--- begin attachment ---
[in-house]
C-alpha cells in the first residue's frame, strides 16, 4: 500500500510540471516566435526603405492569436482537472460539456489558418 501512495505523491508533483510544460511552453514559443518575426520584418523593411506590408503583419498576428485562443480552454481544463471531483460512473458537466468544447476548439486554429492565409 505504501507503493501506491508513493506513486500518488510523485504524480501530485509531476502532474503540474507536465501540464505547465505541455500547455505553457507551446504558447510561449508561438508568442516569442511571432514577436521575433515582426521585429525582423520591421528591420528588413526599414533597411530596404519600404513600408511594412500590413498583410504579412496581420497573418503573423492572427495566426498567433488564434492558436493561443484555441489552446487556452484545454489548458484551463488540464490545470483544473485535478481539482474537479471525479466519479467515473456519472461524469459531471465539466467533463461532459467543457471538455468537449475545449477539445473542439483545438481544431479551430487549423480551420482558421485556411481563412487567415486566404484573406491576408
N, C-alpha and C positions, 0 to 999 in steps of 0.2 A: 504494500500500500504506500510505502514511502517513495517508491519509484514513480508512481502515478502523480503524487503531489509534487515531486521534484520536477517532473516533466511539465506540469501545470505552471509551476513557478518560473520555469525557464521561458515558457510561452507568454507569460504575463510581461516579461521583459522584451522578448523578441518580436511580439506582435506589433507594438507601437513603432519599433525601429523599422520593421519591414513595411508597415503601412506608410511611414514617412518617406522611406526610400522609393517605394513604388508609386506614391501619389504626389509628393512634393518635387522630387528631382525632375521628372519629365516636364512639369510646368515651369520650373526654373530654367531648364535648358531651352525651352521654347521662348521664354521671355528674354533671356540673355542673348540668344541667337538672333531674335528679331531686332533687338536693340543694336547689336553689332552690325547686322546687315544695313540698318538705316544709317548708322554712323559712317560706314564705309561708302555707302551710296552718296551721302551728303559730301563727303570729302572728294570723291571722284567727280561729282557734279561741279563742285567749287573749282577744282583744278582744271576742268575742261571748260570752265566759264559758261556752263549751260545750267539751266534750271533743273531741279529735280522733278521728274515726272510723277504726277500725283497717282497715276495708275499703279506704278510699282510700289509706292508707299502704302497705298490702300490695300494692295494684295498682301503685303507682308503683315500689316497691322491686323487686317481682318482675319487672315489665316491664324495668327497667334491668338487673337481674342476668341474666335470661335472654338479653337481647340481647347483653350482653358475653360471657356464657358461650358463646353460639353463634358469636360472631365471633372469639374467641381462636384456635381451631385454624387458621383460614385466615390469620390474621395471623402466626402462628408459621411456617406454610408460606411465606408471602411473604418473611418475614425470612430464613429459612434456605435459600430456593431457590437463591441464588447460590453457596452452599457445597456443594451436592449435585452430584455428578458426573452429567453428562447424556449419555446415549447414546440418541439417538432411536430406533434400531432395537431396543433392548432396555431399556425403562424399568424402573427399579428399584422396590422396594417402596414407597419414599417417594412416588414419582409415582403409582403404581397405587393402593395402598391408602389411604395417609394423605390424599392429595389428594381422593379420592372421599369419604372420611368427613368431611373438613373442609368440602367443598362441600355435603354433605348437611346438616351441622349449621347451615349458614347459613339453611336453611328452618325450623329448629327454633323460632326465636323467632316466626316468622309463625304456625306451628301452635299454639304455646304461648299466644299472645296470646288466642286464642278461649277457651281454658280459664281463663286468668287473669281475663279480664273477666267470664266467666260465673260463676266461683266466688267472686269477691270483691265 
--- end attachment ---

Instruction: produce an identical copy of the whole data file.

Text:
[in-house]
C-alpha cells in the first residue's frame, strides 16, 4: 500500500510540471516566435526603405492569436482537472460539456489558418 501512495505523491508533483510544460511552453514559443518575426520584418523593411506590408503583419498576428485562443480552454481544463471531483460512473458537466468544447476548439486554429492565409 505504501507503493501506491508513493506513486500518488510523485504524480501530485509531476502532474503540474507536465501540464505547465505541455500547455505553457507551446504558447510561449508561438508568442516569442511571432514577436521575433515582426521585429525582423520591421528591420528588413526599414533597411530596404519600404513600408511594412500590413498583410504579412496581420497573418503573423492572427495566426498567433488564434492558436493561443484555441489552446487556452484545454489548458484551463488540464490545470483544473485535478481539482474537479471525479466519479467515473456519472461524469459531471465539466467533463461532459467543457471538455468537449475545449477539445473542439483545438481544431479551430487549423480551420482558421485556411481563412487567415486566404484573406491576408
N, C-alpha and C positions, 0 to 999 in steps of 0.2 A: 504494500500500500504506500510505502514511502517513495517508491519509484514513480508512481502515478502523480503524487503531489509534487515531486521534484520536477517532473516533466511539465506540469501545470505552471509551476513557478518560473520555469525557464521561458515558457510561452507568454507569460504575463510581461516579461521583459522584451522578448523578441518580436511580439506582435506589433507594438507601437513603432519599433525601429523599422520593421519591414513595411508597415503601412506608410511611414514617412518617406522611406526610400522609393517605394513604388508609386506614391501619389504626389509628393512634393518635387522630387528631382525632375521628372519629365516636364512639369510646368515651369520650373526654373530654367531648364535648358531651352525651352521654347521662348521664354521671355528674354533671356540673355542673348540668344541667337538672333531674335528679331531686332533687338536693340543694336547689336553689332552690325547686322546687315544695313540698318538705316544709317548708322554712323559712317560706314564705309561708302555707302551710296552718296551721302551728303559730301563727303570729302572728294570723291571722284567727280561729282557734279561741279563742285567749287573749282577744282583744278582744271576742268575742261571748260570752265566759264559758261556752263549751260545750267539751266534750271533743273531741279529735280522733278521728274515726272510723277504726277500725283497717282497715276495708275499703279506704278510699282510700289509706292508707299502704302497705298490702300490695300494692295494684295498682301503685303507682308503683315500689316497691322491686323487686317481682318482675319487672315489665316491664324495668327497667334491668338487673337481674342476668341474666335470661335472654338479653337481647340481647347483653350482653358475653360471657356464657358461650358463646353460639353463634358469636360472631365471633372469639374467641381462636384456635381451631385454624387458621383460614385466615390469620390474621395471623402466626402462628408459621411456617406454610408460606411465606408471602411473604418473611418475614425470612430464613429459612434456605435459600430456593431457590437463591441464588447460590453457596452452599457445597456443594451436592449435585452430584455428578458426573452429567453428562447424556449419555446415549447414546440418541439417538432411536430406533434400531432395537431396543433392548432396555431399556425403562424399568424402573427399579428399584422396590422396594417402596414407597419414599417417594412416588414419582409415582403409582403404581397405587393402593395402598391408602389411604395417609394423605390424599392429595389428594381422593379420592372421599369419604372420611368427613368431611373438613373442609368440602367443598362441600355435603354433605348437611346438616351441622349449621347451615349458614347459613339453611336453611328452618325450623329448629327454633323460632326465636323467632316466626316468622309463625304456625306451628301452635299454639304455646304461648299466644299472645296470646288466642286464642278461649277457651281454658280459664281463663286468668287473669281475663279480664273477666267470664266467666260465673260463676266461683266466688267472686269477691270483691265 